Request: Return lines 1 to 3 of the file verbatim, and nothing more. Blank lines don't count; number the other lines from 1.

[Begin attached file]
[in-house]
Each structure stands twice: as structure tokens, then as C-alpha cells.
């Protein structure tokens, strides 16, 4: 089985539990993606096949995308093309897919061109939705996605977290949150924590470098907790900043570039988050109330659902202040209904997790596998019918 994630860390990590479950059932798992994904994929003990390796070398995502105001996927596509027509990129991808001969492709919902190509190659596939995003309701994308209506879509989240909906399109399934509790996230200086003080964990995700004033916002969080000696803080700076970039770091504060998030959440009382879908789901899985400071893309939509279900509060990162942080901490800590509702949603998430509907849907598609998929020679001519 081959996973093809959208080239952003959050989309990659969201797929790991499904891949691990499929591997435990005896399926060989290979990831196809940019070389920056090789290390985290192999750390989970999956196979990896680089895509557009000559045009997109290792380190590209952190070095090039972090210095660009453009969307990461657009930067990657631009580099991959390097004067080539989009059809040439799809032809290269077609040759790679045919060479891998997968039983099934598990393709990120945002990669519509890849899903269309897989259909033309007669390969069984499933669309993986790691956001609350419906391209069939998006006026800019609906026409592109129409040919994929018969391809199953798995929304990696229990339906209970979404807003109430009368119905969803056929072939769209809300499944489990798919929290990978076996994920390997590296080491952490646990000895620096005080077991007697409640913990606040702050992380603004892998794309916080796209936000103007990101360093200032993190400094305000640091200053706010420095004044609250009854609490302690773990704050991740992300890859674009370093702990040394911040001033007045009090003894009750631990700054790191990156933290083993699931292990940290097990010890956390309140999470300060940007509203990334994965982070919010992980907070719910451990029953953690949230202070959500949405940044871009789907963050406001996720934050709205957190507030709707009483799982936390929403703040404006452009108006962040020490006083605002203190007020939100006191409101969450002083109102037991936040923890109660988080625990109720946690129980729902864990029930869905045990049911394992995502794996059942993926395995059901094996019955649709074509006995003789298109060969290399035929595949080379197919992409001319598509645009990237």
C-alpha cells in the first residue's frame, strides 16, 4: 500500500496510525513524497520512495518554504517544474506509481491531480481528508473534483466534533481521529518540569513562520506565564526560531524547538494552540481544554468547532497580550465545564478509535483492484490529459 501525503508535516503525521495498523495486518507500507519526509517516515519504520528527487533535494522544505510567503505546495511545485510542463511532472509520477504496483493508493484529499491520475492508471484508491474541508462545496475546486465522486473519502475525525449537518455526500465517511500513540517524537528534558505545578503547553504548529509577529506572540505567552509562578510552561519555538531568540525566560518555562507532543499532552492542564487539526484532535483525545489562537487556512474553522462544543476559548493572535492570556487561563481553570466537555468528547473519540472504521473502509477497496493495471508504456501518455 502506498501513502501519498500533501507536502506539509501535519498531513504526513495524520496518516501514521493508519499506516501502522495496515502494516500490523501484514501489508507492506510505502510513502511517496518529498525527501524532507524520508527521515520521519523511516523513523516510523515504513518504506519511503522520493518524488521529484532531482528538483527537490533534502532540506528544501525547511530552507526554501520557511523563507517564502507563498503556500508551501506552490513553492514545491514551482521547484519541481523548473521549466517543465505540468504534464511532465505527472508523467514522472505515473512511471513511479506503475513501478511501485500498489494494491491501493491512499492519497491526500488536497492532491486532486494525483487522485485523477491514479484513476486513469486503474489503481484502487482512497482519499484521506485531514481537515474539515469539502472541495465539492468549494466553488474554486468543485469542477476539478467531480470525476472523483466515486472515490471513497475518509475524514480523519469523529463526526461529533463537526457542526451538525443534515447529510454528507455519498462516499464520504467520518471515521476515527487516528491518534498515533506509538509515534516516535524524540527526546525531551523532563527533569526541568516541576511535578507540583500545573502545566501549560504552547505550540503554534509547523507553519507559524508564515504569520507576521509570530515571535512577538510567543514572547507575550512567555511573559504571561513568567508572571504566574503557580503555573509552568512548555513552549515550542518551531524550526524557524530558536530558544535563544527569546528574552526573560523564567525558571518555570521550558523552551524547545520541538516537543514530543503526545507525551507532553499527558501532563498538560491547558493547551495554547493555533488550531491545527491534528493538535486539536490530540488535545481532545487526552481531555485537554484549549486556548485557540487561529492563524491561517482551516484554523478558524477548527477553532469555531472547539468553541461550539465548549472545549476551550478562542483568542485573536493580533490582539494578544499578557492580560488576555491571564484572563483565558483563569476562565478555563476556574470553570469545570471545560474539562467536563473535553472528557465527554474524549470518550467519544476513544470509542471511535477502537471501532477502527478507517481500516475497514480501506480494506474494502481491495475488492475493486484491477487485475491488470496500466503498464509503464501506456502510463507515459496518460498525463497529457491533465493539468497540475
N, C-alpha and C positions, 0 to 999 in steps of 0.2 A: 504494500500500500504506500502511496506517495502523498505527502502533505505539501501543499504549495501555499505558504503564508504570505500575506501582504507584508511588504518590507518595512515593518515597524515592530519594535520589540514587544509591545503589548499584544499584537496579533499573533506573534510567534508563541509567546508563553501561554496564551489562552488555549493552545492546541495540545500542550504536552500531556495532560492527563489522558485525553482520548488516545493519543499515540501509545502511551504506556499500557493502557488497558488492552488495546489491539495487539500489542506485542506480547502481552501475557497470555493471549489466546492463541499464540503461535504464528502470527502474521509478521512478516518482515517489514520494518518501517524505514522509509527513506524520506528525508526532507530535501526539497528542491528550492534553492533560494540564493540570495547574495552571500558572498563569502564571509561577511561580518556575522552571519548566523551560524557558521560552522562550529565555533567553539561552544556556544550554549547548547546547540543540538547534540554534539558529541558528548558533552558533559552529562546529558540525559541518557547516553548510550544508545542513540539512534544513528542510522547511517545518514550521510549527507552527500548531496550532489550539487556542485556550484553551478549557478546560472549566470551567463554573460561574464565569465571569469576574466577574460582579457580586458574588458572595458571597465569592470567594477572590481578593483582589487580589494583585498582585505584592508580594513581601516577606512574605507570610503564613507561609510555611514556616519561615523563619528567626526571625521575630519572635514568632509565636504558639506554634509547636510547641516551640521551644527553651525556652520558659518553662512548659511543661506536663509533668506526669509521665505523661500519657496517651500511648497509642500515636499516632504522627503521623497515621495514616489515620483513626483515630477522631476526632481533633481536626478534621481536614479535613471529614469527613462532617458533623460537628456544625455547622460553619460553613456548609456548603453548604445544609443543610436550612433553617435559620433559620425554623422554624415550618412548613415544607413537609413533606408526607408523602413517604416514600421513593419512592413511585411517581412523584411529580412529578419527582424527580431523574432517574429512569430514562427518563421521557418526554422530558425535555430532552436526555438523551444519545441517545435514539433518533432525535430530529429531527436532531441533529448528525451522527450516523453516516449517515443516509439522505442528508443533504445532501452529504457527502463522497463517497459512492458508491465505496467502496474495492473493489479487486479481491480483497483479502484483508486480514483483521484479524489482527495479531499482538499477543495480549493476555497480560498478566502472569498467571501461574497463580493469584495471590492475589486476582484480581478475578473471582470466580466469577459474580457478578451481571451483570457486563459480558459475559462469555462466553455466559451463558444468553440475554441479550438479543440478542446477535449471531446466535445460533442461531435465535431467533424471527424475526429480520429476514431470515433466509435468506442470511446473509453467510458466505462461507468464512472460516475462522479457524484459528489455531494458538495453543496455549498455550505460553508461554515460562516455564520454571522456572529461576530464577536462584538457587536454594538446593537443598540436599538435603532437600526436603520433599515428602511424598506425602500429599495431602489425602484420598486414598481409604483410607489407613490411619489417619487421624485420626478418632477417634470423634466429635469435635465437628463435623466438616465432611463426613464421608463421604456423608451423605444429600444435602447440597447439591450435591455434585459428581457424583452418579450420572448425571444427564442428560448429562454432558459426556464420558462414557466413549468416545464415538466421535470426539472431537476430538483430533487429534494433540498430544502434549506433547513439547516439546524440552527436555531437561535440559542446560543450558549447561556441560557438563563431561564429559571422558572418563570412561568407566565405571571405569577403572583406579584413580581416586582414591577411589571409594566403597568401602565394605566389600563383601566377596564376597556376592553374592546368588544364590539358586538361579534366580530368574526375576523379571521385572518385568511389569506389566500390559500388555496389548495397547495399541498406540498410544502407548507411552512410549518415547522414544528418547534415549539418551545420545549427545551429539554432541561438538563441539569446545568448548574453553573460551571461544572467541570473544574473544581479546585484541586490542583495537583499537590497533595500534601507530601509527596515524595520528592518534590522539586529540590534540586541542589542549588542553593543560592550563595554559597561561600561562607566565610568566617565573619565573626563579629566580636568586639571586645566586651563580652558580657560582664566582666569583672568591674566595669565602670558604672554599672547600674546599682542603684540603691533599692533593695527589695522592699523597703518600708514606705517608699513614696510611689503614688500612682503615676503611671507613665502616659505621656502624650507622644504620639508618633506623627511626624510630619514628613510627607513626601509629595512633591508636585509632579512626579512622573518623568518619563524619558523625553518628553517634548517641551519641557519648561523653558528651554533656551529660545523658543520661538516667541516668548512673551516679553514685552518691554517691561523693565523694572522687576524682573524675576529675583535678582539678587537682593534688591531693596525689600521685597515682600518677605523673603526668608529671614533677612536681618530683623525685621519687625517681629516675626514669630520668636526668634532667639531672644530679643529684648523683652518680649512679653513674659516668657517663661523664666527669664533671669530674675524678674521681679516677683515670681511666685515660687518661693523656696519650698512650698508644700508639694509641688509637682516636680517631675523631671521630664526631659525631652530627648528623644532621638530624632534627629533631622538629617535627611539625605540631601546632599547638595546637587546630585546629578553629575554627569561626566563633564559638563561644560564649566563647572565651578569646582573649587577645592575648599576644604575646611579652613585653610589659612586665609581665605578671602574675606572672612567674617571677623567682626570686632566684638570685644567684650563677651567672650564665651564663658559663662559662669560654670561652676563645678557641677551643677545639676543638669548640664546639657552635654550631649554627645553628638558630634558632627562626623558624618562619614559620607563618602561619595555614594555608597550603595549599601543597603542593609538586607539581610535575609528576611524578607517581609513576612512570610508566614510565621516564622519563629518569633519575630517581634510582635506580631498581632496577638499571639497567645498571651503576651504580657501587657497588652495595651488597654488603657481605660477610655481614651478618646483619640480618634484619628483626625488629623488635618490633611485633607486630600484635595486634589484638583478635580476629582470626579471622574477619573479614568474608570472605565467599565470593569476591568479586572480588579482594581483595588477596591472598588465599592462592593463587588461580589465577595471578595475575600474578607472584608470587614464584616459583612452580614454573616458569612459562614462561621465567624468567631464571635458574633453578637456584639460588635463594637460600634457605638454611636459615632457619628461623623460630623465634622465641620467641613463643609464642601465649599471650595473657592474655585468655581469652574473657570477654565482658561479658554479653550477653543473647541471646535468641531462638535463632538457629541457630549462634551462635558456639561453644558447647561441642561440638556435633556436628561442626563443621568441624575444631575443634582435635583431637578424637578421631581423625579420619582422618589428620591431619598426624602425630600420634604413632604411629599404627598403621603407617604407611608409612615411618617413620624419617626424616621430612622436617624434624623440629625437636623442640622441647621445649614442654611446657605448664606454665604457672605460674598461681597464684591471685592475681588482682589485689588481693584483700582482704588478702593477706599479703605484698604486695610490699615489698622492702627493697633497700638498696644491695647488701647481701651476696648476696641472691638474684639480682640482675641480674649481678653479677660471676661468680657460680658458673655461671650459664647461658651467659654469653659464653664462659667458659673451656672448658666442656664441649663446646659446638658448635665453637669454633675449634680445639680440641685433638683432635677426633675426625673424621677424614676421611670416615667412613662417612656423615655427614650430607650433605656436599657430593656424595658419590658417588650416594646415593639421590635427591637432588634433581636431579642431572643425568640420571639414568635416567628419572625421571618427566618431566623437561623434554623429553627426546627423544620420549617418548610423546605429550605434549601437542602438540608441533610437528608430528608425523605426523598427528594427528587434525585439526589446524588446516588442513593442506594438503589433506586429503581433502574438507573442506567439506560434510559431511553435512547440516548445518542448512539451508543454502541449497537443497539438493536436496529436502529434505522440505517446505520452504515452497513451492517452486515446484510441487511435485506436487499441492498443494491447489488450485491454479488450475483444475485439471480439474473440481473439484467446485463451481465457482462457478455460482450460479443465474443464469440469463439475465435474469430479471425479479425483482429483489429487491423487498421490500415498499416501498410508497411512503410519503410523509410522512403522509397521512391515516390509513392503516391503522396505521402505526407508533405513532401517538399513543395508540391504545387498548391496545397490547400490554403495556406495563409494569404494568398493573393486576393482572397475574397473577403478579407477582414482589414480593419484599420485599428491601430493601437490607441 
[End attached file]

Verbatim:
[in-house]
Each structure stands twice: as structure tokens, then as C-alpha cells.
């Protein structure tokens, strides 16, 4: 089985539990993606096949995308093309897919061109939705996605977290949150924590470098907790900043570039988050109330659902202040209904997790596998019918 994630860390990590479950059932798992994904994929003990390796070398995502105001996927596509027509990129991808001969492709919902190509190659596939995003309701994308209506879509989240909906399109399934509790996230200086003080964990995700004033916002969080000696803080700076970039770091504060998030959440009382879908789901899985400071893309939509279900509060990162942080901490800590509702949603998430509907849907598609998929020679001519 081959996973093809959208080239952003959050989309990659969201797929790991499904891949691990499929591997435990005896399926060989290979990831196809940019070389920056090789290390985290192999750390989970999956196979990896680089895509557009000559045009997109290792380190590209952190070095090039972090210095660009453009969307990461657009930067990657631009580099991959390097004067080539989009059809040439799809032809290269077609040759790679045919060479891998997968039983099934598990393709990120945002990669519509890849899903269309897989259909033309007669390969069984499933669309993986790691956001609350419906391209069939998006006026800019609906026409592109129409040919994929018969391809199953798995929304990696229990339906209970979404807003109430009368119905969803056929072939769209809300499944489990798919929290990978076996994920390997590296080491952490646990000895620096005080077991007697409640913990606040702050992380603004892998794309916080796209936000103007990101360093200032993190400094305000640091200053706010420095004044609250009854609490302690773990704050991740992300890859674009370093702990040394911040001033007045009090003894009750631990700054790191990156933290083993699931292990940290097990010890956390309140999470300060940007509203990334994965982070919010992980907070719910451990029953953690949230202070959500949405940044871009789907963050406001996720934050709205957190507030709707009483799982936390929403703040404006452009108006962040020490006083605002203190007020939100006191409101969450002083109102037991936040923890109660988080625990109720946690129980729902864990029930869905045990049911394992995502794996059942993926395995059901094996019955649709074509006995003789298109060969290399035929595949080379197919992409001319598509645009990237």